Showing posts from July, 2020

Celebrating Diversity with Books

Open up a conversation about race and diversity with your children by checking out one of these books to read together as a family. Babies & Toddlers ** The Family Book by Todd Parr Really anything by Todd Parr is wonderful for little ones. With bright, colorful illustrations and simple words, Parr offers young readers a great introduction to diversity using both animals and people. One Family by George Shannon; illustrated by Blanca Gomez This book represents families of all shape, age, size, race and gender. Everywhere Babies by Susan Meyers Rhyming book showing what babies do and how they’re cared for by all sorts of different families. Baby Parade by Rebecca O’Connell; illustrated by Susie Poole Celebrating diversity and family with bright illustrations and simple themes. Leo Loves Baby Time by Anna McQuinn; illustrated by Ruth Hearson Leo attends baby time with friends of all colors. My favorite part is how his sock falls off little by little as the story goes on. It alwa

Car Culture in Quarantine

Over the past several months, life in the U.S. has changed in so many ways. As people have been restricted from gathering in person, the automobile has emerged as not only a vehicle for transportation, but a tool to enable important commercial and social activities. I’ve been interested to see the ways in which cars have come to serve as mobile personal isolation devices -- while also being concerned about who gets left behind in society when having a car becomes even more essential for daily life than it already was. Here are some of the innovative ways that drive-in and drive-through have become our new normal. Drive-in movies have gone from being nostalgic (and rare) to mainstream and in-demand. While some dedicated drive-in theaters are still operating, most drive-in movie events are being held at alternative locations such as parking lots and sports complexes. These events enable families to watch movies together on the big screen while remaining safe in their own enclosed sp

It's Never Too Late to Learn

"You can't teach old dogs new tricks." How many times have I heard that saying? It's one of the oldest sayings in the English language and many of us just assume that it is true. Well, it is not. Research shows that a person can learn new languages and new skills at any age. The brain is capable of rewiring itself when new information is introduced. We as human beings have the amazing ability to adapt. Often my complaint or excuse is that I just don't have the time needed to learn something new. I have to remind myself that if something is a priority or a necessity, I will find a way to learn and grow. Learning new skills is a constant in this ever changing world. When my kids were younger, I felt like I couldn't find the time to even take a deep breath. It was nonstop "go time." We were constantly running to this class or to that appointment. Now that they are older and are independent, I feel like I finally have the time to do things I want t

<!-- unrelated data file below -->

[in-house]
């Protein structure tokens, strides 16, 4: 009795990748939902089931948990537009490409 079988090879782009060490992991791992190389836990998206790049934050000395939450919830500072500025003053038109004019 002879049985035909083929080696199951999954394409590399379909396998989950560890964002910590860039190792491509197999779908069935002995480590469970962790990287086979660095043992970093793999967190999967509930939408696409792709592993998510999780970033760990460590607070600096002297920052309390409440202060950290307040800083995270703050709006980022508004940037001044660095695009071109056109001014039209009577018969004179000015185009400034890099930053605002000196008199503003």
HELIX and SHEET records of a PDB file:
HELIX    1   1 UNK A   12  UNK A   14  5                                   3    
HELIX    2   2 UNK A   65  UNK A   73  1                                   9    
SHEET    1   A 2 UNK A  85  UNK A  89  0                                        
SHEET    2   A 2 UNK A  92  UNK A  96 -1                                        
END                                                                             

My Garden

“If I had a garden there would be no weeds and the flowers would keep blooming and blooming and never die.” from My Garden by Kevin Henkes I love flowers! I love to see flowers outside and have fresh cut flowers in my house. Last year, I tried something new and planted a small flower garden. This would be a great activity to do with children while we are all spending more time at home. How did I get started? Here is my story. Two summers ago, my coworker Janine planted sunflowers and zinnias in a small garden at the Hopewell Branch. It was fun to watch them grow. Then the inevitable happened. A snacking deer ate them! Fortunately, some of the zinnias and one lonely sunflower survived. From that moment on, the sunflower was named “Lucky”. A fence was placed around Lucky and the remaining zinnias to protect them. By the end of the summer, we had watched Lucky grow into a tall beautiful sunflower. Last summer, Janine planted again and the fence went right up. Janine gave me th